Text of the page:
With that in mind, you might wonder why anyone in his or her right mind would pursue a literary career in the first place. Perhaps this explains why so many writers place their full and earnest faith in the metaphorical value of writing. In this scenario, writers are akin to mystics who channel universal truths onto the page. This probably explains why some writers’ conferences can seem like cults to non-bookish outsiders—and why some attendees can come across as desperate martyrs. I’m reminded of a lighthearted quip a fellow writer once told me on sharing his latest piece: “I suffer for my art; now you can suffer, too.”
I worry that this kind of attitude—this self-indulgent elevation of “literature”—further devalues the entire creative enterprise. It fosters a disconnect between the writer on high and the lowly reader, which in turn leads to dwindling book sales and meager showings at readings. Many of us who remain committed to the written word nonetheless felt a twinge of recognition and understanding when someone posted on Facebook: “April is National Poetry Month, that time of year when we should all force ourselves to attend dozens of readings and pretend to be enjoying ourselves.”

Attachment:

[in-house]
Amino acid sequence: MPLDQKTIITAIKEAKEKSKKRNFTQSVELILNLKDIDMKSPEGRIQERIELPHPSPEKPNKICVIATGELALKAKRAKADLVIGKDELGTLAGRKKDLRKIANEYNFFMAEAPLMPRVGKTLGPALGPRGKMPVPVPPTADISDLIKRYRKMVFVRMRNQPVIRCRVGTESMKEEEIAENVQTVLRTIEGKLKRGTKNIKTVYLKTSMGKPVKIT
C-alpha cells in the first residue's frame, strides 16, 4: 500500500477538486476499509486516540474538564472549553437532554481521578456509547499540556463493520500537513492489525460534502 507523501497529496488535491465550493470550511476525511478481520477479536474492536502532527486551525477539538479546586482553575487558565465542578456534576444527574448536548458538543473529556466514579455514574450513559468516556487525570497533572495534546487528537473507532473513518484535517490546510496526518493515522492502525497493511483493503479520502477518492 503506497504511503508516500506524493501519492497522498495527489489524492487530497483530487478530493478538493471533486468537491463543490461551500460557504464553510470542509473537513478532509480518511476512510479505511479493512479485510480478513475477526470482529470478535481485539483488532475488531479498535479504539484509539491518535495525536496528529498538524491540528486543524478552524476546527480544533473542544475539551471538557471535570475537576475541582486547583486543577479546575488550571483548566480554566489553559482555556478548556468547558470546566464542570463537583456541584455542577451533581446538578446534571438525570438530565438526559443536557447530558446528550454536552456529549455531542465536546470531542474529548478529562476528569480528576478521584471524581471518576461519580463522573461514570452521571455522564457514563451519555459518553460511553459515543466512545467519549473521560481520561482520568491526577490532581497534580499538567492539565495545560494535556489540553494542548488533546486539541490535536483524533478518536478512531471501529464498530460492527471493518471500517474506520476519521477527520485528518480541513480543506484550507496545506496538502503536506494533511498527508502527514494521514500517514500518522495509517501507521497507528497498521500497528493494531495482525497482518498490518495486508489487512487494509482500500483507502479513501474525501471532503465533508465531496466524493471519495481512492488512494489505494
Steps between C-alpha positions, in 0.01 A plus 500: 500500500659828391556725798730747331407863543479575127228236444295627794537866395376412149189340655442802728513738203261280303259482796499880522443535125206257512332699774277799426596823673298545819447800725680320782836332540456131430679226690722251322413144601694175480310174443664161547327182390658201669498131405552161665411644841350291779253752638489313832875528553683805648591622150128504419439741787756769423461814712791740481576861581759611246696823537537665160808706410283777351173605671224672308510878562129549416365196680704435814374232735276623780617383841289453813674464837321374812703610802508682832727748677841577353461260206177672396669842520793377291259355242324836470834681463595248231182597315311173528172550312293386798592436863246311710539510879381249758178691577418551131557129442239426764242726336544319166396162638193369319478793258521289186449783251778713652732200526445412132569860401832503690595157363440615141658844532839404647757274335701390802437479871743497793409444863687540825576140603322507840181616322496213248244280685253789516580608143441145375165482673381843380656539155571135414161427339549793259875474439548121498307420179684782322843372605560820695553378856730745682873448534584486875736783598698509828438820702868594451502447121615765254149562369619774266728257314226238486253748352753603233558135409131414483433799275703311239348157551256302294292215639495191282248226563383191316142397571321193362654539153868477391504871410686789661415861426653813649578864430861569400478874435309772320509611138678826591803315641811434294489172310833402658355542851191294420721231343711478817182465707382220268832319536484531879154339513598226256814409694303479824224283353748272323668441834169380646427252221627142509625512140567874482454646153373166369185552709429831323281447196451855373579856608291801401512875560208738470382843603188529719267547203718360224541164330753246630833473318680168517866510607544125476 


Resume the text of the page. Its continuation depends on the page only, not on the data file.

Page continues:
So you see, in some ways I’m still a terrible supporter of the arts. I read the latest articles about the financial struggles in the publishing world and can’t escape the sinking feeling that, in some ways, we brought this on ourselves. For decades, writers have accepted disproportionate compensation for their work without much complaint. As readers, we became more and more accustomed to paying little—if anything—for the works we’ve consumed. And in a bizarre twist of hypocrisy, we voiced our strongest support for those institutions that hurt writers the most. With that in mind, the crumbling nature of the publishing world today shouldn’t surprise anyone.